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A new sexual health emoji set includes sexual health as a normal part of the conversation and takes away the awkwardness

A sexual health emoji set will eliminate the embarrassment around sexual health and make it easy to communicate in a natural and fun way.

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Tell us about your vision for this project: Share one sentence about the impact you would like to see from this project in five years

By 2022, we aim to encourage an open and natural communication around sexual and reproductive health topics, free from shame and embarrassment, in order to allow young people to make an informed decision about their own health.

Who will implement this idea? Or what’s your strategy to implement in the next 6-18 months?

This idea will be supported by a creative director (part-time), who pulls the strings to keep the project on track, a part-time designer, a part-time sex educator and web application. The project will be implemented in the UK first, which means a collaboration with schools around London will take place. The web application developer will work on this project full-time to make sure that the technical implementation of the emojis will happen as fast as possible. 1. Collaboration with a sex educator 2. Workshop at schools 3. Technical implementation of the emojis 4. Emoji testing at schools 5. Iterating -> Please see expert question 1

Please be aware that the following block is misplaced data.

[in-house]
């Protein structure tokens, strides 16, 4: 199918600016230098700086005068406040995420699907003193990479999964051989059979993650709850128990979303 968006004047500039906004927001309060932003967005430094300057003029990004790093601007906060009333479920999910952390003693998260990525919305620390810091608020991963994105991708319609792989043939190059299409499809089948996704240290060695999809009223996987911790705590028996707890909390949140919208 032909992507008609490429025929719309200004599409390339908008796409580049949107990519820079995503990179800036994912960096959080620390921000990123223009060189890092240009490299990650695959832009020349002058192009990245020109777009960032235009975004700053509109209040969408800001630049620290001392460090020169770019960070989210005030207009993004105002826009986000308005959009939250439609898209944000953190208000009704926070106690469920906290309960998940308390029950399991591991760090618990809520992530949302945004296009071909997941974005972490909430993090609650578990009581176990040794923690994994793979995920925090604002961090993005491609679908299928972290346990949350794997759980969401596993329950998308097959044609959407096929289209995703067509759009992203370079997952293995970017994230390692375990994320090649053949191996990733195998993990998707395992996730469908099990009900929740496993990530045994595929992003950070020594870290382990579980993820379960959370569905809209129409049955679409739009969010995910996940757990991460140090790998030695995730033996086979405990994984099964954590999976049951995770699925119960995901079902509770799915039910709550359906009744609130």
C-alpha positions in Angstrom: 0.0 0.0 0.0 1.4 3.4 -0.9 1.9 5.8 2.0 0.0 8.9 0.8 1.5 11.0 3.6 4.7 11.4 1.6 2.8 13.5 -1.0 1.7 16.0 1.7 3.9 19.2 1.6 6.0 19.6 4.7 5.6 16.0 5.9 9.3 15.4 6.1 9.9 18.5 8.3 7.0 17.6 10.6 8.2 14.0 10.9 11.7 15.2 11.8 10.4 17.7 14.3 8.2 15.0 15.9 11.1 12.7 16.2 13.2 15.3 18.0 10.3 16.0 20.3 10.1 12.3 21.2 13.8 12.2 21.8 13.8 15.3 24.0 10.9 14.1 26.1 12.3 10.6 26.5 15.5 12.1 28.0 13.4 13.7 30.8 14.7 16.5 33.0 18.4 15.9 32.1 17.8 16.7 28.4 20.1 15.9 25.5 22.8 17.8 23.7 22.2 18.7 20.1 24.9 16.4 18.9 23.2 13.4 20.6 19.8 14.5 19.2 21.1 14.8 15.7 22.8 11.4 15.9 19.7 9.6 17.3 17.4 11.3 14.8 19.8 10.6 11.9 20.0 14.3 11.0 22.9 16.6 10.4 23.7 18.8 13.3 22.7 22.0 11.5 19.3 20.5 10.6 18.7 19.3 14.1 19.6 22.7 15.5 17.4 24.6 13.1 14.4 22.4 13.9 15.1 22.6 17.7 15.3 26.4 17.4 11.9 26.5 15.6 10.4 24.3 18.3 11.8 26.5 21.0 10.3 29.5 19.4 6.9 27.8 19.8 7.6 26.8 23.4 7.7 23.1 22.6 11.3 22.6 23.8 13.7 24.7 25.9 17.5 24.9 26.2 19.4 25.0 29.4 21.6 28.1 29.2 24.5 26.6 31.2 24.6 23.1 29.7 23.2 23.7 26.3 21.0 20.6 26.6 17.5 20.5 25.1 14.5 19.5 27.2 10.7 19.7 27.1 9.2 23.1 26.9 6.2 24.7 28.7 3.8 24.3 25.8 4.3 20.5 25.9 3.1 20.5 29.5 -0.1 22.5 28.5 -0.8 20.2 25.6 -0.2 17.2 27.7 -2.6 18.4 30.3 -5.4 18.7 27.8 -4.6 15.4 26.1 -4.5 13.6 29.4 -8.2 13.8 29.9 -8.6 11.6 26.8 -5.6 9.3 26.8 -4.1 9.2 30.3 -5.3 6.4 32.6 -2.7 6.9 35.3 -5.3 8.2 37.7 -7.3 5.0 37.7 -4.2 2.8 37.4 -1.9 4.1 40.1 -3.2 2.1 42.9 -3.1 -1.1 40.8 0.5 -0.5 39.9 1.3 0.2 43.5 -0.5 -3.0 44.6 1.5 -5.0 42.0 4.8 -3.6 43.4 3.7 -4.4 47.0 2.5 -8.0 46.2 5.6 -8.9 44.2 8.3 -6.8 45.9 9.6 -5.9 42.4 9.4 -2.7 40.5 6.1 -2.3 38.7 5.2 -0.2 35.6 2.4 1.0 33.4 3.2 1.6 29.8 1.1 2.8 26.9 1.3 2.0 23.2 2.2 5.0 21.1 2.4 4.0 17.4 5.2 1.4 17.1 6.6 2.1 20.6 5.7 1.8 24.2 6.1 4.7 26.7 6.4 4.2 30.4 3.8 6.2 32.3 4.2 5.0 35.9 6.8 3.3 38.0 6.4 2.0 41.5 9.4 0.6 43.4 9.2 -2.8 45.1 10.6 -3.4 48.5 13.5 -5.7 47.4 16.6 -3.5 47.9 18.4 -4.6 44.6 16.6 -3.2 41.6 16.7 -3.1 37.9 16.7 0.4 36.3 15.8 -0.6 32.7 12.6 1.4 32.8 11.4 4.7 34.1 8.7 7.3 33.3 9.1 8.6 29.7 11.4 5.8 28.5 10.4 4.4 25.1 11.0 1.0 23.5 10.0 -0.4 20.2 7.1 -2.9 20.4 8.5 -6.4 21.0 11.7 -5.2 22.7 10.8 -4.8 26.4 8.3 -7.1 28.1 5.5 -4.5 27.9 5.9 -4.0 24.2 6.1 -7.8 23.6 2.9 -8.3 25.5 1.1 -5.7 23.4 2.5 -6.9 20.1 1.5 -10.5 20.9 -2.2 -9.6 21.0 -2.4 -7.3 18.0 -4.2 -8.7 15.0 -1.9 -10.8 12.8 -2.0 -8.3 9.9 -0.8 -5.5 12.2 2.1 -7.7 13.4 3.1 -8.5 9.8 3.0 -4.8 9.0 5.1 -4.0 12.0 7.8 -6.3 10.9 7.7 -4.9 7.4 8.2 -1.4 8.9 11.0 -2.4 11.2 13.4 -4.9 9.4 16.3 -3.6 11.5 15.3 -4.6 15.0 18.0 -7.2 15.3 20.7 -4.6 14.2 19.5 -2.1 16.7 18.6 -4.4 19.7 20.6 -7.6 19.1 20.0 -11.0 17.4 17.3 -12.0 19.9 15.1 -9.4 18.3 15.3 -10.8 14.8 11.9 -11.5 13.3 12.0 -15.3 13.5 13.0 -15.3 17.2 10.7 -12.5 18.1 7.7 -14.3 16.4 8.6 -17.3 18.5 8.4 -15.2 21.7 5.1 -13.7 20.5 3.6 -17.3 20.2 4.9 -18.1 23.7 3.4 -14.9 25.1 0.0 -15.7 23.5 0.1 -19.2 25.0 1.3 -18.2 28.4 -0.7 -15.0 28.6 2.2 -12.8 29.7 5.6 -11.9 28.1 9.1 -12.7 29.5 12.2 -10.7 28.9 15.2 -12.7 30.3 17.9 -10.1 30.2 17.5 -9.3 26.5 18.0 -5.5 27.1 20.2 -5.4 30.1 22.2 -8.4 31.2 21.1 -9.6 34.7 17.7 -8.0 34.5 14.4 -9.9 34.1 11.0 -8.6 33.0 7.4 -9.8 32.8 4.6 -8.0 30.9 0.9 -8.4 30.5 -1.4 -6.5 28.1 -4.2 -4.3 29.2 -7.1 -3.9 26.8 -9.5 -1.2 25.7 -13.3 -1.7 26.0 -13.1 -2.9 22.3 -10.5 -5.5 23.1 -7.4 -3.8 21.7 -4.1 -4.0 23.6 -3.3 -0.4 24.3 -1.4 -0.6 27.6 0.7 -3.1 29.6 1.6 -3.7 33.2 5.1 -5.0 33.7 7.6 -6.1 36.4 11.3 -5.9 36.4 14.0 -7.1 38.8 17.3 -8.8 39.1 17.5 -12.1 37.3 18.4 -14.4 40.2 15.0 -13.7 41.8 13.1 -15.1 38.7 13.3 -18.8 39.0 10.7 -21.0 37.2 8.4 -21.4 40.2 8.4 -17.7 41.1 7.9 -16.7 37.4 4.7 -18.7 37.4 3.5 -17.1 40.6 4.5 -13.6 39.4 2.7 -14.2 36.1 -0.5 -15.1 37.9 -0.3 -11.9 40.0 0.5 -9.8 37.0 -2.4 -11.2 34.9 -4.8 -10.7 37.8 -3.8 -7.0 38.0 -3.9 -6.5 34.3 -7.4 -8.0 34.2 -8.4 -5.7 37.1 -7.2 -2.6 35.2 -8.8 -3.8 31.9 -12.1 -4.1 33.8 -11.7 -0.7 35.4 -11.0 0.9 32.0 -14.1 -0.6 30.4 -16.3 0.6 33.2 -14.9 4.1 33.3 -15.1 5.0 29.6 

How has your idea changed based on feedback?

The feedback from the experts was challenging and extremely helpful. It supported us to think one step further of where we could go with this concept. The community offered us potential collaboration which is just amazing. We are happy that this playful approach to communicating about sexual health is appreciated by the experts and the community. Due to the feedback, we did some sketches for additional emojis to create a proof of concept.

Using a human-centered design approach, you may uncover insights that lead to small or foundational changes to your organization’s existing strategy or processes in order to unlock the potential of your idea. How would your organization go about making such changes?